The way I feel has changed. To reiterate, my overall goal when starting this fitness journey was to feel as energized and in-tune with my body as possible. Practicing my breathing, being outside, improving at running has helped me feel light on my feet and has encouraged me to keep eating well and hydrating. Being aware of my fitness schedule and my nutrition are crucial parts to improving in this field, and overall, it all helps my mental health.
Finding gear I can geek about. I'm still loving my Raycon earbuds because they don't budge and their battery life is incredible. The audio is also great! I always carry sunglasses with me as well, even if it's overcast, since eye contact with oncoming humans sometimes makes me nervous. I also wear Glossier balm dot com on my lips because if my skin and mouth feel dry, I'll panic. It's a sensory thing, I dunno!
I constantly rave about my favorite apparel finds when it comes to running, because one pesky seam can distract me through the whole thing. Here are some of my favorite finds so far, as a beginner:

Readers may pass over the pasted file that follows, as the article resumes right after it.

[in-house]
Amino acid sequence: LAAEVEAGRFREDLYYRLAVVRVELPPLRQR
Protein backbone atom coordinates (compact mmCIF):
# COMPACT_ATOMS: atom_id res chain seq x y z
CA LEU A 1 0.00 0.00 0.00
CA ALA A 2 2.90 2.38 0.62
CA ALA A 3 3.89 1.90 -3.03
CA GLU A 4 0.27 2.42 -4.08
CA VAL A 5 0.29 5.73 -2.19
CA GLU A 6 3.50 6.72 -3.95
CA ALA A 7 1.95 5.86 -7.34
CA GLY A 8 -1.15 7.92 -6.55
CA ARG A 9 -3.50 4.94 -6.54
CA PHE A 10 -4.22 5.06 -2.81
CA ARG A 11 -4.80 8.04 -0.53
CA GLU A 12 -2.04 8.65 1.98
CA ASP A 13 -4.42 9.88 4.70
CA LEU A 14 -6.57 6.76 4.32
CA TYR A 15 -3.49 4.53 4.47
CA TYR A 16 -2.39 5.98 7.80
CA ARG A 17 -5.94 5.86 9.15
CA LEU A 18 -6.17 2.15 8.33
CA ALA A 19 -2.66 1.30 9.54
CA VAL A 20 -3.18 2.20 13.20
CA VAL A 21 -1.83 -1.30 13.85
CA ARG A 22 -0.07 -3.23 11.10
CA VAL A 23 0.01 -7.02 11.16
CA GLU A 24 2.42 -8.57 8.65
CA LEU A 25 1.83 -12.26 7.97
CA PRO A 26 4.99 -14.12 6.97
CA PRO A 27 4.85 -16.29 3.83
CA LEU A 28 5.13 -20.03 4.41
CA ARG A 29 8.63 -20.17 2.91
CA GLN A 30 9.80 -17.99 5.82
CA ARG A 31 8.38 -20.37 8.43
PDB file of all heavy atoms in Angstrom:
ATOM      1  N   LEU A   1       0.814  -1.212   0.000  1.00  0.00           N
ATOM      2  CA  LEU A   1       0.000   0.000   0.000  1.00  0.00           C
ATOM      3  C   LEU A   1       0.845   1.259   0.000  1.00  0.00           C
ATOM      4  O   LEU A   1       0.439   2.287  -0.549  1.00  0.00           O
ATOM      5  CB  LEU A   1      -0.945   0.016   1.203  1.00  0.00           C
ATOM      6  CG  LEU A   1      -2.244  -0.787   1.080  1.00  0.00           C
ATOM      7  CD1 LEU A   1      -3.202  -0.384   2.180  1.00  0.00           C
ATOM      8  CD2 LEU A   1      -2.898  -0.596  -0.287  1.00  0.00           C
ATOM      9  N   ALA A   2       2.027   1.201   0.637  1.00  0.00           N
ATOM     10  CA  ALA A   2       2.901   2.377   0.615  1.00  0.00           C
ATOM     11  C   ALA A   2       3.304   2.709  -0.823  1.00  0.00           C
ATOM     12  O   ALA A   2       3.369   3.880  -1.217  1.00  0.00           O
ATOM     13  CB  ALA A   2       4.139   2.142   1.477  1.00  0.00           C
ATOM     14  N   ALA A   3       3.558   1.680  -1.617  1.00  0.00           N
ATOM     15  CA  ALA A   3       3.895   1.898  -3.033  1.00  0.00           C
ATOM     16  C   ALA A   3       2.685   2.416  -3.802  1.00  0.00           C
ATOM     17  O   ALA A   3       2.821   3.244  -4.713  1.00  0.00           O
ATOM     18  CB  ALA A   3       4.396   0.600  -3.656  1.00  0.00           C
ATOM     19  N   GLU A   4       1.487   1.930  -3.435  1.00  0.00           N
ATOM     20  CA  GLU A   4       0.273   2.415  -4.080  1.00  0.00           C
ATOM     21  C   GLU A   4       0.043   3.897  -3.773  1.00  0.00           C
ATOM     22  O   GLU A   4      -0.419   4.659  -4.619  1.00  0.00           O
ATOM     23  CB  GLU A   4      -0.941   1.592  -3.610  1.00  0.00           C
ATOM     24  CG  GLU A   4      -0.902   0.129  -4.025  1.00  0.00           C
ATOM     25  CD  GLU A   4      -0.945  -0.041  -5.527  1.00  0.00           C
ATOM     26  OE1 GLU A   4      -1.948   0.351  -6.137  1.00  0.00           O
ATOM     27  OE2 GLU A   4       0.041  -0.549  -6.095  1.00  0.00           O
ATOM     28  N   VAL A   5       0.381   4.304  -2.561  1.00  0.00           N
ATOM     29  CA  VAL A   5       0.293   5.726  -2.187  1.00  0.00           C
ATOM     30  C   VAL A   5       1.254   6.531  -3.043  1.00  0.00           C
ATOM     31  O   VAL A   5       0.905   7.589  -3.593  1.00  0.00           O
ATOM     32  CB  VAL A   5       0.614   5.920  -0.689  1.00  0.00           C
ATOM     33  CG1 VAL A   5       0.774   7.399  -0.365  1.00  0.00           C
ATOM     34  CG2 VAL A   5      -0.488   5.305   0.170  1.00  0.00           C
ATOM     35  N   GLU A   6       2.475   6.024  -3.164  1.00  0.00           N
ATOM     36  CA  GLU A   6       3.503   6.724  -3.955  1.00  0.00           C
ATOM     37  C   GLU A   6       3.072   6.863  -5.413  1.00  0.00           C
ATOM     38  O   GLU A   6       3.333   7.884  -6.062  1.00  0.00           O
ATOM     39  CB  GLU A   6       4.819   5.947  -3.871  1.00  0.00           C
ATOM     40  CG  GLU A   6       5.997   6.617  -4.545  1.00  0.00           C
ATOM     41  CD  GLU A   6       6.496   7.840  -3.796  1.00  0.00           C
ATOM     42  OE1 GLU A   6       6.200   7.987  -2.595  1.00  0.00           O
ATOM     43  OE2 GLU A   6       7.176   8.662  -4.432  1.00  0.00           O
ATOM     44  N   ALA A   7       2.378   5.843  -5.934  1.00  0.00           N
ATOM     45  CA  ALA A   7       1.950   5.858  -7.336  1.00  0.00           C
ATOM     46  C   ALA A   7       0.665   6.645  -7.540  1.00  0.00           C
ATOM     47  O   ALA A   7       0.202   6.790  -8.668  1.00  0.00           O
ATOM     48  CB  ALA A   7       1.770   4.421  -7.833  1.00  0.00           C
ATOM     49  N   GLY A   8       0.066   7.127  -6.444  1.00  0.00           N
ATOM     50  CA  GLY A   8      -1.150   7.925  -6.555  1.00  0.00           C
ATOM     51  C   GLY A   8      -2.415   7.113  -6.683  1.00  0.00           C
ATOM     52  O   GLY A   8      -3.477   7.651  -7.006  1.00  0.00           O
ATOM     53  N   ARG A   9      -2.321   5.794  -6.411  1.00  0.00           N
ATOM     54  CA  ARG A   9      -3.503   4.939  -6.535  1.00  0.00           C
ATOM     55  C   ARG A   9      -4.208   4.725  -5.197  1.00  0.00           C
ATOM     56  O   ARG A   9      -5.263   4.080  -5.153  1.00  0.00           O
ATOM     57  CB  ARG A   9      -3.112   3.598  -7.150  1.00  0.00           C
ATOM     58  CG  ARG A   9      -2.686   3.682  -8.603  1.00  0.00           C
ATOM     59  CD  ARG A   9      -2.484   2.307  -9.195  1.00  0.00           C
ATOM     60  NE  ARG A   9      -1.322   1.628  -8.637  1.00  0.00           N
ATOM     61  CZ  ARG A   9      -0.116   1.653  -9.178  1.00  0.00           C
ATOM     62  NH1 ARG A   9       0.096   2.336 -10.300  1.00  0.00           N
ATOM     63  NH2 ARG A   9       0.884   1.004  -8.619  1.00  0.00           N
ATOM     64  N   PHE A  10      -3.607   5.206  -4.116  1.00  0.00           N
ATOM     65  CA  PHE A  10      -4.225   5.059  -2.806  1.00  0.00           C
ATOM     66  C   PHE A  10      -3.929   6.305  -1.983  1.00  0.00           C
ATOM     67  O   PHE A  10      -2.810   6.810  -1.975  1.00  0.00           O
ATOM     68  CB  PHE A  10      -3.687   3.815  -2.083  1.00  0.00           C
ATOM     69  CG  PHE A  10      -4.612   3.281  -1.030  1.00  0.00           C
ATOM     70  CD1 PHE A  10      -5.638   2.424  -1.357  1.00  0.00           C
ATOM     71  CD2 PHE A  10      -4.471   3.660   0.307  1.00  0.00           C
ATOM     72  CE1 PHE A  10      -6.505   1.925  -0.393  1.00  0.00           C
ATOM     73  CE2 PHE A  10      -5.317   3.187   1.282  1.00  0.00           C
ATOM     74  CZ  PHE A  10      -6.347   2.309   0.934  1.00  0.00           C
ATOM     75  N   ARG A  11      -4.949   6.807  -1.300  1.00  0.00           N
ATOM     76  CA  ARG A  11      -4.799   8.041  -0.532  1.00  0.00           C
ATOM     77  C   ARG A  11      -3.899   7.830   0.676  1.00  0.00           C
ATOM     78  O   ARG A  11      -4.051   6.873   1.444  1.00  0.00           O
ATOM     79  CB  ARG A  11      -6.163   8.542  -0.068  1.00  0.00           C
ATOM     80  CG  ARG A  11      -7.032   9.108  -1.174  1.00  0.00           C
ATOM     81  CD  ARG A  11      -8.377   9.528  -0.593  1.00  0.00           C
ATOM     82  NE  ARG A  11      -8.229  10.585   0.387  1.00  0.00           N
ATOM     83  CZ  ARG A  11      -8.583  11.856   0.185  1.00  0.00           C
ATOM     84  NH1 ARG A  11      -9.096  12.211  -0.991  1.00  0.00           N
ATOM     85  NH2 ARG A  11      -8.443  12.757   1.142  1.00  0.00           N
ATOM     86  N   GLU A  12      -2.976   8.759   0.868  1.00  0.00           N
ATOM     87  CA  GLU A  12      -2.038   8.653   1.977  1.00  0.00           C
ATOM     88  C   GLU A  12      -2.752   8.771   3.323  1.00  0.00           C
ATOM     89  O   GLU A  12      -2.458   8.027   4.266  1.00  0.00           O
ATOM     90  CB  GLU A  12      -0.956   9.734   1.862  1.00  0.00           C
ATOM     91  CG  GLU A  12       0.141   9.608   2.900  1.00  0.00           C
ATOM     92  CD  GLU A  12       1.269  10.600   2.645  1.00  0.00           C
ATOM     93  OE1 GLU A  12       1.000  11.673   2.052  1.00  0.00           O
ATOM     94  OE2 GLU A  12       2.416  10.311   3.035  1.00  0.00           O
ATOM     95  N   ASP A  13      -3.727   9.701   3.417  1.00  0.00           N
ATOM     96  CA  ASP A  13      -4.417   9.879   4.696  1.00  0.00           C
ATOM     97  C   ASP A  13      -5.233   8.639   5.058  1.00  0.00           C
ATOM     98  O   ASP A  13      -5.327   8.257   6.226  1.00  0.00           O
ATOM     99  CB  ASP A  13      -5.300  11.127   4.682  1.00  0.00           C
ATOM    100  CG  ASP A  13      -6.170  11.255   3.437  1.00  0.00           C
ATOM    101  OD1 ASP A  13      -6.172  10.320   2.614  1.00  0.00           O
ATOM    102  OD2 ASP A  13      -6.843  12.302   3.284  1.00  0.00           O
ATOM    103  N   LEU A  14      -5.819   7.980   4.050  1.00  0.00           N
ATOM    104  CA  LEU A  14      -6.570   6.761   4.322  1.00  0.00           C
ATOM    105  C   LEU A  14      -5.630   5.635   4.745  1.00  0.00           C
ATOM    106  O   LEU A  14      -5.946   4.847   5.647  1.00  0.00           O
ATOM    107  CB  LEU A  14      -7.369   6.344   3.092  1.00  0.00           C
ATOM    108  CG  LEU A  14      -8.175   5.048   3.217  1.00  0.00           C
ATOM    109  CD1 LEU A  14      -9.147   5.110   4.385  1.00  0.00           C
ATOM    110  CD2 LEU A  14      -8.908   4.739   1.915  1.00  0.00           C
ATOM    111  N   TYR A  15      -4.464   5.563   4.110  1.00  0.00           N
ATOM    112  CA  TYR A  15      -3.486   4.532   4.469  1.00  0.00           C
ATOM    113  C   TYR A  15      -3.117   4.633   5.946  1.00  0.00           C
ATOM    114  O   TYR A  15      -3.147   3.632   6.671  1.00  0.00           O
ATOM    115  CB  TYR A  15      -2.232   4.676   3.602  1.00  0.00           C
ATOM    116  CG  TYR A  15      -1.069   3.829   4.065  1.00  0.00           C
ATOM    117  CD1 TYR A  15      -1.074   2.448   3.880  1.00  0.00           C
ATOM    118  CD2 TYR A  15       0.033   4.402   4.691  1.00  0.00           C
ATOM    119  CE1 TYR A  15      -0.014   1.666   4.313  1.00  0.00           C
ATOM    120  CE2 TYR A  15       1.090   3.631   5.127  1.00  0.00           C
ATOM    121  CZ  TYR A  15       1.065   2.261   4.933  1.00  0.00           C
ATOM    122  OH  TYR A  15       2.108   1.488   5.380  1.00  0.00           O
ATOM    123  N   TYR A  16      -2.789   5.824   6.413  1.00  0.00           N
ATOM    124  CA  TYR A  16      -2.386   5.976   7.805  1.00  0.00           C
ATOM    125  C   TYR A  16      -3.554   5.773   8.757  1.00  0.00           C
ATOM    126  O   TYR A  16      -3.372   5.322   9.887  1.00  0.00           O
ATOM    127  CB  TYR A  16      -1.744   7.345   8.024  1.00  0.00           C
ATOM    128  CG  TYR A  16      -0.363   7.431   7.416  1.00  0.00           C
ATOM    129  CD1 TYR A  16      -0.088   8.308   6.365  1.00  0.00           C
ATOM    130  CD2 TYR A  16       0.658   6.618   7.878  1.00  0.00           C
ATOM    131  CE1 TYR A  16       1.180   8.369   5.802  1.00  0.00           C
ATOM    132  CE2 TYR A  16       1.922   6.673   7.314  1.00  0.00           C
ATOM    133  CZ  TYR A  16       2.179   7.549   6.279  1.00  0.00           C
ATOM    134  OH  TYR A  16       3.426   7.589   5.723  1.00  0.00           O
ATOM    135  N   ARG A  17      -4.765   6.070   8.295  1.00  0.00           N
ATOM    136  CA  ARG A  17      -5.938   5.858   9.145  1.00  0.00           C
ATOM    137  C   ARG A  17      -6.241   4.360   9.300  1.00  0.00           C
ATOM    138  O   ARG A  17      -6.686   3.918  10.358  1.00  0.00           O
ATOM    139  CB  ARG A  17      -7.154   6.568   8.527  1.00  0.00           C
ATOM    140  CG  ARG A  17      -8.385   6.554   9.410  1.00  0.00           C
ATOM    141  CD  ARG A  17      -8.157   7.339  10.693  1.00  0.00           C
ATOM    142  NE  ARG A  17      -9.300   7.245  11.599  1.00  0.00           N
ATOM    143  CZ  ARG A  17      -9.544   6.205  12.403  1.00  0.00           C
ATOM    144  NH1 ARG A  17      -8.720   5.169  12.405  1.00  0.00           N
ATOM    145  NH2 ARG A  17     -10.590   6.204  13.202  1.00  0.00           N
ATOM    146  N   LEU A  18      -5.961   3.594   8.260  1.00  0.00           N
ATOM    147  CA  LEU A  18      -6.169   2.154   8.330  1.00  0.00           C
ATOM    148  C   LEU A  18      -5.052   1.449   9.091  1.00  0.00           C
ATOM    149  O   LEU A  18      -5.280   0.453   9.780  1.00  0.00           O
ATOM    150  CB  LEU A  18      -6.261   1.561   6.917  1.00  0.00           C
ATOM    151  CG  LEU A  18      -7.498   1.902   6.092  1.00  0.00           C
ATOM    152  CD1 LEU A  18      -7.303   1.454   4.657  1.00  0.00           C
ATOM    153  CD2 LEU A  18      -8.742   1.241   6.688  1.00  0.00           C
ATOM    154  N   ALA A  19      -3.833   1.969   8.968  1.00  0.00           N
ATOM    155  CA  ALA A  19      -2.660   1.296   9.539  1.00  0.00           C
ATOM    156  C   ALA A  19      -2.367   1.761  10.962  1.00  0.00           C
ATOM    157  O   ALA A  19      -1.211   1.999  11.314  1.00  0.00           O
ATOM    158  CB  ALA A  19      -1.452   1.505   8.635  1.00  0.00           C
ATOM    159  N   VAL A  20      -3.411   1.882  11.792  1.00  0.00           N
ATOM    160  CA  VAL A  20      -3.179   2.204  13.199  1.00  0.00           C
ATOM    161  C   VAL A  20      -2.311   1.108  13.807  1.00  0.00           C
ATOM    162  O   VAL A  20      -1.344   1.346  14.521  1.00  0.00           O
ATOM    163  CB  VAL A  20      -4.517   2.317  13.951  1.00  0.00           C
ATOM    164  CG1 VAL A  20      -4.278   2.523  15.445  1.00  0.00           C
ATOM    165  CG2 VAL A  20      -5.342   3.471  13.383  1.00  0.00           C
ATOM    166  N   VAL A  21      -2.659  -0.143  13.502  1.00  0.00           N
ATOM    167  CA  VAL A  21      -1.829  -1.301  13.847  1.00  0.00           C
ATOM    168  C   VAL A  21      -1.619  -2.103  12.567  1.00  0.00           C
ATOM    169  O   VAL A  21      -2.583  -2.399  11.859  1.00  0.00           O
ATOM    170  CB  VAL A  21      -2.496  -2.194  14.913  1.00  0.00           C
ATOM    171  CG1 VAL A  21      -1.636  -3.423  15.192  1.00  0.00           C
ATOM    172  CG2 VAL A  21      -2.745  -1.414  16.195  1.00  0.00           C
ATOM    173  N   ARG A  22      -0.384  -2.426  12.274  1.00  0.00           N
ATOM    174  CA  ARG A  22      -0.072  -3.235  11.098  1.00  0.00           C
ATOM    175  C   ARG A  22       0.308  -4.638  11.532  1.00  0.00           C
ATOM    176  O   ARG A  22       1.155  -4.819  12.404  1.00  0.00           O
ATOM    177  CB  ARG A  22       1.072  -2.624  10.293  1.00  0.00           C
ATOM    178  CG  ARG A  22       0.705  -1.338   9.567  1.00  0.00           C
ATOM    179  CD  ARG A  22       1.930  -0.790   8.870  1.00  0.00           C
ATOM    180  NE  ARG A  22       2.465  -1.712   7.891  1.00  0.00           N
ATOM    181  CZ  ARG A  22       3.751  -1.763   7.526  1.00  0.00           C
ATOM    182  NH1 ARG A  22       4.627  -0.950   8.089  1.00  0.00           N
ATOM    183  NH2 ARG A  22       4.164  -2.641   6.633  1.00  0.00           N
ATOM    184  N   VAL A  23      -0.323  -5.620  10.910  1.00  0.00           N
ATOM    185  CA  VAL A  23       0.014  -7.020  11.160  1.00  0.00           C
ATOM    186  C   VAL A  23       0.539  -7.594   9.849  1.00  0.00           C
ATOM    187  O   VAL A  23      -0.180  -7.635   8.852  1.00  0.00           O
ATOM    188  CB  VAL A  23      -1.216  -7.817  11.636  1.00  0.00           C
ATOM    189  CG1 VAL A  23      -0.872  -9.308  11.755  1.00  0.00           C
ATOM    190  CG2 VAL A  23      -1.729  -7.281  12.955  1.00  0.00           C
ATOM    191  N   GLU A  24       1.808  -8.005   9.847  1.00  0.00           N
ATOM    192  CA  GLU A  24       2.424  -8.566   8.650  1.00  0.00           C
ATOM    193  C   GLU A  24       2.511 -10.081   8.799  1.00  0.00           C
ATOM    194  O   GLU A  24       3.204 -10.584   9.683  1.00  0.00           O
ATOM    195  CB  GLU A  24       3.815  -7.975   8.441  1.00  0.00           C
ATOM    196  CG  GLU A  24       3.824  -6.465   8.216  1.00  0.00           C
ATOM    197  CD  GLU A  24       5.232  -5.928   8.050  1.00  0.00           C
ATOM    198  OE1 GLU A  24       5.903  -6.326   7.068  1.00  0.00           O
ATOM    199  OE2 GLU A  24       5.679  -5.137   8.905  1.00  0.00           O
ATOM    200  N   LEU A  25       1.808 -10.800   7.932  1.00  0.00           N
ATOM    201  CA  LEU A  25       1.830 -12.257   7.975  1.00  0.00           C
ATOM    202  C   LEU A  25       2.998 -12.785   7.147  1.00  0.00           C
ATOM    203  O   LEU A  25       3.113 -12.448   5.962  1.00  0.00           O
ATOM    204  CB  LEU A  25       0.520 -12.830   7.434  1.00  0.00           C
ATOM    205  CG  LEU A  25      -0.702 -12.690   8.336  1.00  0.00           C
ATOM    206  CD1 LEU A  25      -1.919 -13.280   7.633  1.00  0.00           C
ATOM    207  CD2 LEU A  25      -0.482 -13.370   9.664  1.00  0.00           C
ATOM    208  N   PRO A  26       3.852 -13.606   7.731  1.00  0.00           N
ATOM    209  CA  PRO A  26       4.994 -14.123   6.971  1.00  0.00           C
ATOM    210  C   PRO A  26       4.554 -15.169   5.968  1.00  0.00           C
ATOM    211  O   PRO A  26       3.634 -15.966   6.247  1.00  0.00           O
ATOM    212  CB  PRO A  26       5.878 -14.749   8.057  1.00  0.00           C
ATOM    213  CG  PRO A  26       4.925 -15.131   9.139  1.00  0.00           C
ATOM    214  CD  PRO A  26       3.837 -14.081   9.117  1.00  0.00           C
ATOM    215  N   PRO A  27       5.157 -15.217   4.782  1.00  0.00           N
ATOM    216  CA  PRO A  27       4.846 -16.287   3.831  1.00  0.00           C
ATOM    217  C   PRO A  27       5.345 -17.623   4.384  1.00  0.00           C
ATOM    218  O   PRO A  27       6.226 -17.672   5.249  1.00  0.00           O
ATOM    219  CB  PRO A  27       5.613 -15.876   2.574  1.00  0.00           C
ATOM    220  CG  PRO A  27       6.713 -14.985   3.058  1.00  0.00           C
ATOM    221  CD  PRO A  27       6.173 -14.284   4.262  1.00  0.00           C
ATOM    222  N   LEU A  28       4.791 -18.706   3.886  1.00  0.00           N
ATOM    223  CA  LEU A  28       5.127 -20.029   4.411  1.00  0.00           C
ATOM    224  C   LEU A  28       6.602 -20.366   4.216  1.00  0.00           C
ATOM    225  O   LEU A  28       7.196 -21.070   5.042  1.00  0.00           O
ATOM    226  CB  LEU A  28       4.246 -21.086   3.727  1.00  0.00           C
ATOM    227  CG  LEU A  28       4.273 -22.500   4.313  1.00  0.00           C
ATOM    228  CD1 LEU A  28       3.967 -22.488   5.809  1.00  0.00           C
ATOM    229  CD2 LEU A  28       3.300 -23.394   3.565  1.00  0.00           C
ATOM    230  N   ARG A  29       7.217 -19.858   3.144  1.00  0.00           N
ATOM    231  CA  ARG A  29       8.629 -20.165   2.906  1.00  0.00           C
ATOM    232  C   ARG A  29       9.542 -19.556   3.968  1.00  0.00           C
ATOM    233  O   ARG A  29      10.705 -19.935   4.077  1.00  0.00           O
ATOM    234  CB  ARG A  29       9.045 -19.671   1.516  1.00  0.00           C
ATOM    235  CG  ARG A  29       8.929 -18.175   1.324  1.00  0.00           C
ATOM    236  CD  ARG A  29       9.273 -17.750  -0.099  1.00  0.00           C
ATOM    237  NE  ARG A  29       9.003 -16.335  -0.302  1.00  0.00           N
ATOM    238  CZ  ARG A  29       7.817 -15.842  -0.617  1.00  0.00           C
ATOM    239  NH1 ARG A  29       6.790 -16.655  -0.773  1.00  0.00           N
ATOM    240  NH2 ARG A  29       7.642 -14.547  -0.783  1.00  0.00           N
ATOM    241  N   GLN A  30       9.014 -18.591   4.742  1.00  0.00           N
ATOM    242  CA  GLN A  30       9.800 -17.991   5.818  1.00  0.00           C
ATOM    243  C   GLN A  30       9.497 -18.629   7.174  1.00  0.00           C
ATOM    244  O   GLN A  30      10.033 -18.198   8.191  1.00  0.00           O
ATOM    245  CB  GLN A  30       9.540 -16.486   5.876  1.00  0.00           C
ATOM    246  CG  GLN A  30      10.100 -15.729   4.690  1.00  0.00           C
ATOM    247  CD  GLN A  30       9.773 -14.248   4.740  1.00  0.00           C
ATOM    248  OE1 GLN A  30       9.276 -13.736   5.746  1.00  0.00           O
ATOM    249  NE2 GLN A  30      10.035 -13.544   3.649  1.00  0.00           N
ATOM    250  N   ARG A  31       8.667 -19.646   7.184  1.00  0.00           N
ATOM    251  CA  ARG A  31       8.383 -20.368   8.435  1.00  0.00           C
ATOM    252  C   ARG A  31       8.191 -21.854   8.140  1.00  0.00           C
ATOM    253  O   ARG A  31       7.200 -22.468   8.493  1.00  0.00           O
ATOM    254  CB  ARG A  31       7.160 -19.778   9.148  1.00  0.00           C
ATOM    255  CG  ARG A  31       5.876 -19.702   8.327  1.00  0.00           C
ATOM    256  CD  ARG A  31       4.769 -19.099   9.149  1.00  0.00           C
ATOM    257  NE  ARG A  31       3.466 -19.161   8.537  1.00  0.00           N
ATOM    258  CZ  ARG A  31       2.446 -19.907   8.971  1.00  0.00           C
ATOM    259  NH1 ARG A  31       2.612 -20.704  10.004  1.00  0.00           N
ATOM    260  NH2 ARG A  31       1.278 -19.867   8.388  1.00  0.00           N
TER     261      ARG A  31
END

Sports bras for me need to be high-impact. I also prefer something tight, not padded. Fabletics and Target have incredible options for this! I try to keep at least a couple of my favorite bras handy, so I know which to wear to the gym and which to wear on my runs.
The shoes! I'm obsessed with the Caheunga Performance Sneaker from Fabletics. I'm not even sure if this exact shoe is still available, but it's a flexible and comfortable shoe. They're also light weight, so I don't feel like I'm dragging my feet along.